Principal Investigator and Executive Director of the Deep Carbon Observatory, Robert M. Hazen, is crafting Symphony in C: Carbon & the Evolution of (Almost) Everything. Hazen, both a scientist and musician, has authored more than 400 articles and 20 books on science, history, and music and has performed as a professional trumpeter for more than 40 years. In this new work, he uses his knowledge of musical compositions as a muse to explain the complexities of carbon and why it is so important to life on Earth.
Hazen is composing Symphony in C in four movements, each of which explore carbon’s multi-faceted characteristics, as epitomized by the classical elements of the ancients—Earth, Air, Fire, and Water. The book will take readers on a fascinating journey about origins and evolution, stasis and change, science and technology, spanning almost 14 billion years of cosmic history, but utterly immediate and relevant today.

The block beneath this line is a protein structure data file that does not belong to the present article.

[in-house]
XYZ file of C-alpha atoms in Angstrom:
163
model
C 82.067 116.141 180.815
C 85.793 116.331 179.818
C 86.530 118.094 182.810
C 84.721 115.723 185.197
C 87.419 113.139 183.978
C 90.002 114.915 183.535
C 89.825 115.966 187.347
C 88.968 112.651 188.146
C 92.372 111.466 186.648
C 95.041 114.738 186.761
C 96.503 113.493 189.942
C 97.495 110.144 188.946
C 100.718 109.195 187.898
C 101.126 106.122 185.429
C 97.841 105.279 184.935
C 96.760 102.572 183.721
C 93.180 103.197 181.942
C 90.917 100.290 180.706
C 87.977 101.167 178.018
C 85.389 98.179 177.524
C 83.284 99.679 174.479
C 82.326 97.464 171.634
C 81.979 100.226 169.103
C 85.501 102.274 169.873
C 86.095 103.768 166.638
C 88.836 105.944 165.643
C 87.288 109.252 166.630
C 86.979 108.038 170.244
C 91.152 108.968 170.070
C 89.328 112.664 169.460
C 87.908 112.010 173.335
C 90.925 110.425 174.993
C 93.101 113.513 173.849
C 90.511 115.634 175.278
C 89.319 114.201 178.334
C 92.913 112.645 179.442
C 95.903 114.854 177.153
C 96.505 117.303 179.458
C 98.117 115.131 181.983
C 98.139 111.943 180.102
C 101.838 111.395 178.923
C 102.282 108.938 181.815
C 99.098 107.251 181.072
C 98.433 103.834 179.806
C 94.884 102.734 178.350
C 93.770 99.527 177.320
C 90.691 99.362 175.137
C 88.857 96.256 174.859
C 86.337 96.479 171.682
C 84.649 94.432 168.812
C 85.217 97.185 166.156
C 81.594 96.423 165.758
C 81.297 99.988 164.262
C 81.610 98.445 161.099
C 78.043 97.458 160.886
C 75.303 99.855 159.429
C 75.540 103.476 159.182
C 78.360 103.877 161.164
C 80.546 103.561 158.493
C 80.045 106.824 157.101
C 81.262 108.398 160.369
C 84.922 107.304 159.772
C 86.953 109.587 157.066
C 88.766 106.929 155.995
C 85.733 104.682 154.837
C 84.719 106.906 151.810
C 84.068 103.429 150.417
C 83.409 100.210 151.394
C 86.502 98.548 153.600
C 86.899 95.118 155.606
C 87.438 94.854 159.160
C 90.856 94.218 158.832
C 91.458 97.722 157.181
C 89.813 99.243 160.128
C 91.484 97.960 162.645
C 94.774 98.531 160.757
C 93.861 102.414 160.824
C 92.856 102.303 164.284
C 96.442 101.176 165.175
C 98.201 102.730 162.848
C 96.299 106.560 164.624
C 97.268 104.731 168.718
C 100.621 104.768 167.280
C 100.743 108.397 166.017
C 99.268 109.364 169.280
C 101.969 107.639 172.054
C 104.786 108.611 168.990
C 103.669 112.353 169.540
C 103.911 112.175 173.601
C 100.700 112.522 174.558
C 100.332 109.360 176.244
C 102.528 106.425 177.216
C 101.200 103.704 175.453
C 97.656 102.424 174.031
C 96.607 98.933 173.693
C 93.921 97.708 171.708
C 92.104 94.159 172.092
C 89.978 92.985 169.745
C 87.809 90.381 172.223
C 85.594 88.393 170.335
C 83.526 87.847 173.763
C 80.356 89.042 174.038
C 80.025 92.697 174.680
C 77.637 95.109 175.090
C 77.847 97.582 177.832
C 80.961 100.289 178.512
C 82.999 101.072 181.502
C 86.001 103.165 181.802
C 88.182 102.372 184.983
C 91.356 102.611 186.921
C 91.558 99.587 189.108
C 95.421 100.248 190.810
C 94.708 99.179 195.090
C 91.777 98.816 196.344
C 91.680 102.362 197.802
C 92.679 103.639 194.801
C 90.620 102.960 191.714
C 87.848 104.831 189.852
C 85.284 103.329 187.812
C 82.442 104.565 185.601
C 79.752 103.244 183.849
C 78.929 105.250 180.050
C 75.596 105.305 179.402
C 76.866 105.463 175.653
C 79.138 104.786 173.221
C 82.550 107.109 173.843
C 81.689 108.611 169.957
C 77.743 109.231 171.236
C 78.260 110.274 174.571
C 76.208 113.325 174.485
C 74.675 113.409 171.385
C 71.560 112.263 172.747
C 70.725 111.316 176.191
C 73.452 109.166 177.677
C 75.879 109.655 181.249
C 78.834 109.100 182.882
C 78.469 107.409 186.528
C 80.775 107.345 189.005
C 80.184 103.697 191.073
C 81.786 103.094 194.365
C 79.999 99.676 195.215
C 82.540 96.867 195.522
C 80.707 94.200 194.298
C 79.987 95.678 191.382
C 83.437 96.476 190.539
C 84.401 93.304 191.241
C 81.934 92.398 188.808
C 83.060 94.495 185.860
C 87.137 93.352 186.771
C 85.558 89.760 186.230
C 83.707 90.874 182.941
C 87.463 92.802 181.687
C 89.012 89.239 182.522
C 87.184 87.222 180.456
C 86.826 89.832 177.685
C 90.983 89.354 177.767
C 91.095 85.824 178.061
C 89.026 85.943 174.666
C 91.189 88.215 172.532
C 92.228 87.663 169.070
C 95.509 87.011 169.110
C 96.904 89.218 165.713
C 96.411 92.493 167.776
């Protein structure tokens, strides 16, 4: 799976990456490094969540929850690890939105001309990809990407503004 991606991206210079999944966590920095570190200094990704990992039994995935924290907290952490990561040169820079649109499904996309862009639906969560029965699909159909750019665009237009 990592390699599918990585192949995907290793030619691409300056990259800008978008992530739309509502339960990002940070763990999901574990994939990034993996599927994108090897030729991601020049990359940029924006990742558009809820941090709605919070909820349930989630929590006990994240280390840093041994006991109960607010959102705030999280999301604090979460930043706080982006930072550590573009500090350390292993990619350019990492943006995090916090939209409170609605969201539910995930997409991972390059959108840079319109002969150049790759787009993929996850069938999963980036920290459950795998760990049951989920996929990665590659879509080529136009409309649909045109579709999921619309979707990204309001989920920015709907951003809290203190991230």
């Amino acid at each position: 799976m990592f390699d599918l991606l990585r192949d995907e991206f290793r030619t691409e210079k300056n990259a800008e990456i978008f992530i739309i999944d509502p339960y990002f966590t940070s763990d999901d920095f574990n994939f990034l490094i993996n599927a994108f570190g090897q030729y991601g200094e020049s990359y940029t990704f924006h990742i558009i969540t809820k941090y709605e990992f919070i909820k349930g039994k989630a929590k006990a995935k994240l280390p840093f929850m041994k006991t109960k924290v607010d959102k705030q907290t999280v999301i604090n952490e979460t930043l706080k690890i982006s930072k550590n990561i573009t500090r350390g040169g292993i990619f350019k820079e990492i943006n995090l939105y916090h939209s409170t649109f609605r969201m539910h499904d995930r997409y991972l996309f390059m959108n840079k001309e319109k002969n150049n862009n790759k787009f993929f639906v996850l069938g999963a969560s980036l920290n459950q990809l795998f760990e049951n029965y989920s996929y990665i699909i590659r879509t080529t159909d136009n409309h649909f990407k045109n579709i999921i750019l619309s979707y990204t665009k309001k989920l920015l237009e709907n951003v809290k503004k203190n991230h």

Hazen's work has been recognized by Fellowship in the American Association for the Advancement of Science, the Geological Society of America, the Geochemical Society, and the Mineralogical Society of America. Hazen was the 2016 recipient of the Roebling Medal -- the highest award in mineralogy -- and has received many other science research awards.
The open access volume, Carbon in Earth, edited by Hazen, Adrian P. Jones, and John A. Baross, may be of particular interest to those awaiting Hazen’s latest manuscript. This volume serves as a benchmark for our present understanding of Earth’s carbon—both what we know and what we have yet to learn.